It’s amazing how many people come to me and say they want to become a Virtual Assistant. Either they’ve listened to me explain what I do, heard about the industry secondhand , or seen something on TV or the Internet about it. And then they come to me. They want to pick my brain, find out how I did it and how they can do it. As much as I love teaching others and educating the community about virtual assistance, often I find myself trying to pull these folks heads back down out of the clouds.
Virtual Assistance is not a get rich quick scheme, nor is it an ‘easy’ way to work from home. A large number of people appear to be looking for a way to leave their jobs and work from home. With the increase in publicity concerning virtual assistance, it’s suddenly become a magnet for a large portion of these individuals. The predominant question that comes first is, ” How do I become a Virtual Assistant?” My answer? “Whoa, slow down… you’re moving way too fast.” The first question should not be ‘how’ but “Do I have what it takes?”, not only to be a virtual assistant but to be a small business owner in general.
There are a whole barrage of questions to ask yourself before embarking on the voyage to business ownership. Everything from your motivation to your personal style comes into play when deciding if entrepreneurship is for you. For example, are you suited to sitting at a desk staring at a computer screen all day or are you able to handle the solitude of a home office.
Add to that financial questions, lifestyle questions and questions specific to the industry you’re looking to start your business in. In this instance, questions in reference to your ability to be a virtual assistant like how much professional administrative experience do you have, what is your ability level regarding computers, software and applications, and what type of interpersonal skills do you possess are just a tiny sampling.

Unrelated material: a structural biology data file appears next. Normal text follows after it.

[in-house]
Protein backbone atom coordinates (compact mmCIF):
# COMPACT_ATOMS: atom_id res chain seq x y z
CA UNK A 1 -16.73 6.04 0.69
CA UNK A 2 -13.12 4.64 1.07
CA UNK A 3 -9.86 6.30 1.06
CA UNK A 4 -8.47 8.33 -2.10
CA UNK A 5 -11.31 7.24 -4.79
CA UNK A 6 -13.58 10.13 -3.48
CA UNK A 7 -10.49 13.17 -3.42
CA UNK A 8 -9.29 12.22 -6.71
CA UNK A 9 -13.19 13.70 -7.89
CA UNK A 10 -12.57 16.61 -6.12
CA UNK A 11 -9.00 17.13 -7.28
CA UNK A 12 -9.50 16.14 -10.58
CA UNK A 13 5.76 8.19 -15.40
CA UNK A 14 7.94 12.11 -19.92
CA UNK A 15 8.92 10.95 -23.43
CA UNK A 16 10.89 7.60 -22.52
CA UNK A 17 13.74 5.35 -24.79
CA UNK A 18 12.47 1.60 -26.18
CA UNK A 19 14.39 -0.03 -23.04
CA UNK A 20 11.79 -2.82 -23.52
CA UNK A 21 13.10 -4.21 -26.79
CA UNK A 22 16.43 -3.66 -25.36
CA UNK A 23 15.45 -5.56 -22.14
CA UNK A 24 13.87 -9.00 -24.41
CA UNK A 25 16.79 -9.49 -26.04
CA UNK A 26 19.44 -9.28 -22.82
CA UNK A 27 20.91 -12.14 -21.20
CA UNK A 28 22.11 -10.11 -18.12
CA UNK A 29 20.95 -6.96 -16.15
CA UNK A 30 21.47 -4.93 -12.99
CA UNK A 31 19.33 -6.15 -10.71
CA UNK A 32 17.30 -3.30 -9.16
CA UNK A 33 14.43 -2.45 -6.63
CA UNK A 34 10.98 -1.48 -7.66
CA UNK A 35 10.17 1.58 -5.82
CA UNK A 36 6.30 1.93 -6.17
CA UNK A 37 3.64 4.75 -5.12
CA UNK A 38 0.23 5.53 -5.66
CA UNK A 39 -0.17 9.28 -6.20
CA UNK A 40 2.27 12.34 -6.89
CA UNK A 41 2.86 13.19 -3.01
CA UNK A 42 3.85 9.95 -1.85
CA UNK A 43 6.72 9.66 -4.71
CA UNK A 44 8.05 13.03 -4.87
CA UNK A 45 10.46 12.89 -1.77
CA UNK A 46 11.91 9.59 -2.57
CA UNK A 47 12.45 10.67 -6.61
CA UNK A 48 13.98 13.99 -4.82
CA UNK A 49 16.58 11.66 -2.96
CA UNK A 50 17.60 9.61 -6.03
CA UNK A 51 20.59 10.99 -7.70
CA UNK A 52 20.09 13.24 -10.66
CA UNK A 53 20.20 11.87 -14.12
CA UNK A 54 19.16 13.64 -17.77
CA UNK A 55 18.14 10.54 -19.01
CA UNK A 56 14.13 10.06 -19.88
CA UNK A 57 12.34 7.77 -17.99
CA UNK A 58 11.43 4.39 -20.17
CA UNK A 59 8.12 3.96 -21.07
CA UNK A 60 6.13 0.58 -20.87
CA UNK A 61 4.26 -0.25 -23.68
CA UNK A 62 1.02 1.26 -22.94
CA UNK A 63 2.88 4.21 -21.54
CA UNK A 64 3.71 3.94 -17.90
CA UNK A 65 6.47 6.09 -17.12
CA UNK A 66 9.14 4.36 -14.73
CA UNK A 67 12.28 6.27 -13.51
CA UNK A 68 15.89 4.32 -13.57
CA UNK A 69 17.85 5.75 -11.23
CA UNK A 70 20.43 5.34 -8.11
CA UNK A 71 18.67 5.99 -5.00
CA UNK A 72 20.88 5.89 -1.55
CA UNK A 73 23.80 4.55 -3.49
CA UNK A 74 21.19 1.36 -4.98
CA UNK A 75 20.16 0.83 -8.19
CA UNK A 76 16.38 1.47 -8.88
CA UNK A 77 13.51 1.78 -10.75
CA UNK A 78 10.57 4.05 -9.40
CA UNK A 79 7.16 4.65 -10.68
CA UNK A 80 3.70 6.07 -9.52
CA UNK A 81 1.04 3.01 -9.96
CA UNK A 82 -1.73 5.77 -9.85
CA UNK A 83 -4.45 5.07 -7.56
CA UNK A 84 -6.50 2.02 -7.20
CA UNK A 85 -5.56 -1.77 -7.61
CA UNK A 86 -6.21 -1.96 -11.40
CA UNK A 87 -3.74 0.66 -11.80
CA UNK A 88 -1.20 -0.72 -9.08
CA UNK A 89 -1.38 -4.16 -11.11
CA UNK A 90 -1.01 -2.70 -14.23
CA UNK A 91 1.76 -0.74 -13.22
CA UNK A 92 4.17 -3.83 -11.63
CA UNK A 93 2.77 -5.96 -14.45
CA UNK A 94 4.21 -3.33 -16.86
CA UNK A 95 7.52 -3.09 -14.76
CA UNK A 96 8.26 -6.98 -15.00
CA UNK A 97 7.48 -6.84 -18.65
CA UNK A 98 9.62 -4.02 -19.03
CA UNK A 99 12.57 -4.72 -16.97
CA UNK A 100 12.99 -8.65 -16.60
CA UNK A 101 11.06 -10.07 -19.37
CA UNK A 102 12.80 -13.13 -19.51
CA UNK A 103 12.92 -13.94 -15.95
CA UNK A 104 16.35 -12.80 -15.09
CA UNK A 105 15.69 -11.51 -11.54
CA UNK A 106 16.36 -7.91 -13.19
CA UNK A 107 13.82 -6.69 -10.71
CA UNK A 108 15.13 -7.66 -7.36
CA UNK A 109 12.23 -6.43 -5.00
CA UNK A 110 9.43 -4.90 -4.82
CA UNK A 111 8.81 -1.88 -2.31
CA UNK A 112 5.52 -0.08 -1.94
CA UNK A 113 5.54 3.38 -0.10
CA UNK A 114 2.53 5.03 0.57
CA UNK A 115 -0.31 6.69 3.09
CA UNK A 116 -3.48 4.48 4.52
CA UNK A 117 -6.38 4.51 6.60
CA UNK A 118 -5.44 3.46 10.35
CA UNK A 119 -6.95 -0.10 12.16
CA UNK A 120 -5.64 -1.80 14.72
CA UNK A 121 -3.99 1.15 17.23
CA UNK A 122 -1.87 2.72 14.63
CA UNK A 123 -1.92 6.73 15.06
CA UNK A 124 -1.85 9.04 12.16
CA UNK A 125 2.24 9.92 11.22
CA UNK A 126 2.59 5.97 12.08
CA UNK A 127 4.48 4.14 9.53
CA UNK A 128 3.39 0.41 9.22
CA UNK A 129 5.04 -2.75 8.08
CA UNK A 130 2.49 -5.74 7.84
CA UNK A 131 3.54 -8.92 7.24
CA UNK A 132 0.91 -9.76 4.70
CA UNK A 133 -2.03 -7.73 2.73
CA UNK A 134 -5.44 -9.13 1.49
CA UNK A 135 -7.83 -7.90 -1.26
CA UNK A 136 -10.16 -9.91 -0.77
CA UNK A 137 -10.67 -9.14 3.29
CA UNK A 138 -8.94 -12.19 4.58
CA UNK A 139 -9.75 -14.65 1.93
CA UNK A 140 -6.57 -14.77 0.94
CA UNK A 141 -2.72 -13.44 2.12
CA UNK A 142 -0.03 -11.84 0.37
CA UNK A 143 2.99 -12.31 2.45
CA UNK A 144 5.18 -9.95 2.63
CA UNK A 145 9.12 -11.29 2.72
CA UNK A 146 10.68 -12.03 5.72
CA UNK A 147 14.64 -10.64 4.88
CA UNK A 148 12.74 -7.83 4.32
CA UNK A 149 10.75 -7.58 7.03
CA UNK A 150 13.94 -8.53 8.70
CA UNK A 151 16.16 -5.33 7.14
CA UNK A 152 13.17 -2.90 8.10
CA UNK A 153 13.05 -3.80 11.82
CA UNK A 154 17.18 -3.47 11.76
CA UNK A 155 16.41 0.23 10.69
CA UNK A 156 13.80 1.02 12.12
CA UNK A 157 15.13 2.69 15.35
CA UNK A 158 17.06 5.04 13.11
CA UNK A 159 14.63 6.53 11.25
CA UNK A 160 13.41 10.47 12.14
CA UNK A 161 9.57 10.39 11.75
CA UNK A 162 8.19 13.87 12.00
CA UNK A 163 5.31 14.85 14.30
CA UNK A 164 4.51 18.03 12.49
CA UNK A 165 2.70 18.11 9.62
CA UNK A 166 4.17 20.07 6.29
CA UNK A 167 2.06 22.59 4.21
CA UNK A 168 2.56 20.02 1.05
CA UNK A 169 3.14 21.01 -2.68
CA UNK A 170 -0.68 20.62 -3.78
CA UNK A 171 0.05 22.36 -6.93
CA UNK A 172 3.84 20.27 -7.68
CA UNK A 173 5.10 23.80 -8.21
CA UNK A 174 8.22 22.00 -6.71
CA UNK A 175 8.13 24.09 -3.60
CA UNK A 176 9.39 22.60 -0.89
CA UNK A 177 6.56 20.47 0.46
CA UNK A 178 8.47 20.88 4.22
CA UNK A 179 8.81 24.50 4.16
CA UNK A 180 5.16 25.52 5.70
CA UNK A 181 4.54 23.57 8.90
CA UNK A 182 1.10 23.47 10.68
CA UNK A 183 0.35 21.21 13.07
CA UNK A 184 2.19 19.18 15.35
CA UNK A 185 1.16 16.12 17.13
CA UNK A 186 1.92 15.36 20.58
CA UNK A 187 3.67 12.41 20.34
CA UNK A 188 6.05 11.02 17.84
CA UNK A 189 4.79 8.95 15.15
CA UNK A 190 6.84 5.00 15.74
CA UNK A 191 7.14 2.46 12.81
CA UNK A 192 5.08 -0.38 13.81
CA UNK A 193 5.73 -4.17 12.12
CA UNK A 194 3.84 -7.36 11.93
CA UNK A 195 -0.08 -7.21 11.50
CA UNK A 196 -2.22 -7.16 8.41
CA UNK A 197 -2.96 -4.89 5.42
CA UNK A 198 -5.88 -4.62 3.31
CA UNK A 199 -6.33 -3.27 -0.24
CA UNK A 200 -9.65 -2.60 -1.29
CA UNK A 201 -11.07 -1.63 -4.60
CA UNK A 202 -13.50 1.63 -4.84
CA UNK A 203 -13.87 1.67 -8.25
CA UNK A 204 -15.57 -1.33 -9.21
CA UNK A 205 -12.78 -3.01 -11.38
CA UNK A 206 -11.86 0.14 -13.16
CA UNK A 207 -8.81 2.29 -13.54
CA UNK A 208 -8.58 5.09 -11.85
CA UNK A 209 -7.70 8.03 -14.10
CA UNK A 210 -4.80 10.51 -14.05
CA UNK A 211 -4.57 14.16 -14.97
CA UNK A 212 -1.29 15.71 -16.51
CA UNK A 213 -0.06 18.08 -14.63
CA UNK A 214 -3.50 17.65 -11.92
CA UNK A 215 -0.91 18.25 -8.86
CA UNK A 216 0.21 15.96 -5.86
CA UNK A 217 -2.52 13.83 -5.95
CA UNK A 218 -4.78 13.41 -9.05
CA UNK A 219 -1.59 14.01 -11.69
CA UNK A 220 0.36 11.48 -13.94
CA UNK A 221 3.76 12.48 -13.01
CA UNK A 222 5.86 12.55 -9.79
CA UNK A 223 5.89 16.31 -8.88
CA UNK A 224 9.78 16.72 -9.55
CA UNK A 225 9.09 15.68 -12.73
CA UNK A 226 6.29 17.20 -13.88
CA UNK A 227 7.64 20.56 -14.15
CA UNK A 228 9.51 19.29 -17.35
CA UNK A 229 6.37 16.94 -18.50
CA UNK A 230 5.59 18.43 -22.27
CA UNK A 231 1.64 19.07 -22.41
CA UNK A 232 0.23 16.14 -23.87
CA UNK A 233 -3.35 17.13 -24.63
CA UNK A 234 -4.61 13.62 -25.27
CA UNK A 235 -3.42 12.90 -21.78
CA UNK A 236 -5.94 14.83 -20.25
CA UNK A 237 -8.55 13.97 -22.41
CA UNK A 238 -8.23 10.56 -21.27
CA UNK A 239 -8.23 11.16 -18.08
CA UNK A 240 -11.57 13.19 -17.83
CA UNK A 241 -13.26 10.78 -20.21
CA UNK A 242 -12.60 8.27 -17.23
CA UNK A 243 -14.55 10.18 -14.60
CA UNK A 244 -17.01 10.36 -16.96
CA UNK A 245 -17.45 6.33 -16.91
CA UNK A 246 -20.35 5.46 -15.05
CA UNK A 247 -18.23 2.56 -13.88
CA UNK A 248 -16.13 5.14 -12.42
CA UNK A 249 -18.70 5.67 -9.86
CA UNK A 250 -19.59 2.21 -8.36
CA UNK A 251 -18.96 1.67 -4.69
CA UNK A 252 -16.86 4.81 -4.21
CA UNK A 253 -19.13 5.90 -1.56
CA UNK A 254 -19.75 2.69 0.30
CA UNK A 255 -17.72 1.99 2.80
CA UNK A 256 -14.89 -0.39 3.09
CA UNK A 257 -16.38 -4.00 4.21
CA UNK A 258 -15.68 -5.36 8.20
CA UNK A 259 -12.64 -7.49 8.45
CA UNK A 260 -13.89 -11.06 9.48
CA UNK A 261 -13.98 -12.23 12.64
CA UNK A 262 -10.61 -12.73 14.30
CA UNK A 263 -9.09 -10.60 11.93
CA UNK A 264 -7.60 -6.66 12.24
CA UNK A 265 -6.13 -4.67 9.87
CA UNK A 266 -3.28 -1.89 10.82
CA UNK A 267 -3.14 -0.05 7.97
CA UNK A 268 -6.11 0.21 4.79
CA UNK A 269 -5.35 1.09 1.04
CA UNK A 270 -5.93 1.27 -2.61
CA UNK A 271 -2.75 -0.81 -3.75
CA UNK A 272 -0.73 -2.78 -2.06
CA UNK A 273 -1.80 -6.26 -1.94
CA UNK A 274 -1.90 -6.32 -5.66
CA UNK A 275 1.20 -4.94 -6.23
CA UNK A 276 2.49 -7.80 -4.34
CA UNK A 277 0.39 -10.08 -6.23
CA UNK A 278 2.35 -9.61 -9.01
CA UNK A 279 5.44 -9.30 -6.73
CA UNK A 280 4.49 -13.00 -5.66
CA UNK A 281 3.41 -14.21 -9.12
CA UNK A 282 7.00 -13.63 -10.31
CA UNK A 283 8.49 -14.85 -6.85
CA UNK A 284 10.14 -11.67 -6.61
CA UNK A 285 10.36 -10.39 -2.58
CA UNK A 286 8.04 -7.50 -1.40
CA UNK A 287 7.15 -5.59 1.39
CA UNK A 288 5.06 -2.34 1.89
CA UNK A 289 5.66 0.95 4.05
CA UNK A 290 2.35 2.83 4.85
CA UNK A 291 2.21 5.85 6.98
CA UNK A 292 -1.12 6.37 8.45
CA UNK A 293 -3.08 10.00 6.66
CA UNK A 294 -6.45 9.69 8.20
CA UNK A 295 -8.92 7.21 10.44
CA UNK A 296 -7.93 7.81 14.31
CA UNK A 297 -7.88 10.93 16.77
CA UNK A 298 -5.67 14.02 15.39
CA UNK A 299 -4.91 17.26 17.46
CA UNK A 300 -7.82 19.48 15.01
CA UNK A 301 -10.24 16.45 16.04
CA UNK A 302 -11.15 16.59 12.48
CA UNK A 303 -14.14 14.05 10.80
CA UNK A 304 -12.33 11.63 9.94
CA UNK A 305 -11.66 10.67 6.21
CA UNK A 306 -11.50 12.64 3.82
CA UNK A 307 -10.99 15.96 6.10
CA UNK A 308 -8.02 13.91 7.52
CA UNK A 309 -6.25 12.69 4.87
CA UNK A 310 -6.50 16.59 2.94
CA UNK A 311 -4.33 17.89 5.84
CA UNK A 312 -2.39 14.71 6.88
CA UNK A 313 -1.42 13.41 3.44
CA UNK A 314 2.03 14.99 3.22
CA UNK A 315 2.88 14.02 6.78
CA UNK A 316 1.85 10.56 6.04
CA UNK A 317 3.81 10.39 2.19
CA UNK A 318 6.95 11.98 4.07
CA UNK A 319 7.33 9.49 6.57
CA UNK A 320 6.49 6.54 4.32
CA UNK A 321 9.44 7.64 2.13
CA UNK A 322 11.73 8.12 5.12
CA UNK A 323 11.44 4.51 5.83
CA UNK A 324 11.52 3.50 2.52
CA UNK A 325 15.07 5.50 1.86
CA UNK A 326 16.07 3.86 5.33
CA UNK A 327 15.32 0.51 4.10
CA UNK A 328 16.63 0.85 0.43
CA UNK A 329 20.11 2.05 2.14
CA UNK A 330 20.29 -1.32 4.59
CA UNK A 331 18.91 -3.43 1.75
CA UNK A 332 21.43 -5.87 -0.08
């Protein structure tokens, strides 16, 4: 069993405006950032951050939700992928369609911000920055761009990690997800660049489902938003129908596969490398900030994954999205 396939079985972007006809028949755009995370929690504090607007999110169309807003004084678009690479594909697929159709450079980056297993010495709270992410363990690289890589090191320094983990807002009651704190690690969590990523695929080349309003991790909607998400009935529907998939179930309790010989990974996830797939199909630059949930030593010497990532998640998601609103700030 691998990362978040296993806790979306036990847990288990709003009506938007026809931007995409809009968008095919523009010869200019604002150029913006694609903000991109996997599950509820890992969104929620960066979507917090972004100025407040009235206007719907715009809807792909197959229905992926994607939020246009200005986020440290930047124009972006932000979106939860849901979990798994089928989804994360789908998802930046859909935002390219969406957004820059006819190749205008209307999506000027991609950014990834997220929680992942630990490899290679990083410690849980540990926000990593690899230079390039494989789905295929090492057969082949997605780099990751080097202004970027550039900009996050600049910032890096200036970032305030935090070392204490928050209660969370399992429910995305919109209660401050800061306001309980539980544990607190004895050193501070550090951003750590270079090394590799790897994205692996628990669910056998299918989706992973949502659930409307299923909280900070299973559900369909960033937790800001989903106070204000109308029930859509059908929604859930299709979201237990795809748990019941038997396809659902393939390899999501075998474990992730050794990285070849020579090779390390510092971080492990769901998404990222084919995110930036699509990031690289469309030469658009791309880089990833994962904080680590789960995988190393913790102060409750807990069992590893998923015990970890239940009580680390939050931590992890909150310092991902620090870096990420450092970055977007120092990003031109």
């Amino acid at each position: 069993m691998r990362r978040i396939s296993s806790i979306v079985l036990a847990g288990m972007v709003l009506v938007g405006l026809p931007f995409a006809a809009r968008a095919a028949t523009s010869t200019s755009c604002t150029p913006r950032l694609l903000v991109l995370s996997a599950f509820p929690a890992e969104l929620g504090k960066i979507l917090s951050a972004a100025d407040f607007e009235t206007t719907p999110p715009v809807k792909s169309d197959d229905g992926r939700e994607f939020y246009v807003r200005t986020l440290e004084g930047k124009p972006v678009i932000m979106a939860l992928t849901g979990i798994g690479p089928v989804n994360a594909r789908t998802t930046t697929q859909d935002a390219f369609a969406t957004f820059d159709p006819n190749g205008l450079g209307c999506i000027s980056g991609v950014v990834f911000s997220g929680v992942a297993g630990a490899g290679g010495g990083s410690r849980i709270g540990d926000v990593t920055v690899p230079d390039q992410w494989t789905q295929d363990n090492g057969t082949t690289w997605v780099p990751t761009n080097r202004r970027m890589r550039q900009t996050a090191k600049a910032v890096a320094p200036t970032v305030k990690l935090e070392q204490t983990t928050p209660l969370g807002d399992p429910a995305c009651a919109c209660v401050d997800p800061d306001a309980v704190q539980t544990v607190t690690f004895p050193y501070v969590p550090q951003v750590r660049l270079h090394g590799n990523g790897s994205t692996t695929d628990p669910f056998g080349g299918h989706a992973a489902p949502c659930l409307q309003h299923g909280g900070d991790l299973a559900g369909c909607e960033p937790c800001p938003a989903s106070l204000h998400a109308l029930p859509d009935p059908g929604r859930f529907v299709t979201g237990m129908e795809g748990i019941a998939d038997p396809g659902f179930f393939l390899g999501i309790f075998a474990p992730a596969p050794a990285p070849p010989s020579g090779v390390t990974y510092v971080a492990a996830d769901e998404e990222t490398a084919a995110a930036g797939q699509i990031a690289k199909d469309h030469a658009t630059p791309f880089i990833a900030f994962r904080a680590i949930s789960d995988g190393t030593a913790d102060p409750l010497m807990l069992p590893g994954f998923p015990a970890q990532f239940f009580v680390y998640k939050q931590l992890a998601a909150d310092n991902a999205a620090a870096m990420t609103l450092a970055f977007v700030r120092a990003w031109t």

Regardless of what you may see, hear or read, there is nothing easy about being a virtual assistant. That’s not to say that those of us who have chosen it as our business path don’t love it. We do. But it requires work, focus and dedication. We are both the boss and the employee. When something goes wrong there is no one else to blame. And on the flip side, when something goes right, the glory is ours alone. We all put long, odd hours into our businesses, not just with client work, but with marketing, bookkeeping and all the other ‘hats’ that a solo business person must wear.
So if you’re thinking that being a virtual assistant seems like an easy fix to your employment woes, you might want to think again. Take the time and effort to research, examine and weigh the options. If you’re looking for a ‘get rich quick’ you’ll find this isn’t the path for you. And if you truly find you have the skills and desire to become a virtual assistant, you’ll benefit from all of the soul searching and research you’ve done as you embark on your new business venture.
** Coming soon! An Introduction to Virtual Assistants for Individuals- a Guide to Starting A Virtual Assistance Business the second e-book in the Clerical Advantage Learning Series. If you’d like to be notified when this title in available sign up here for our newsletter. **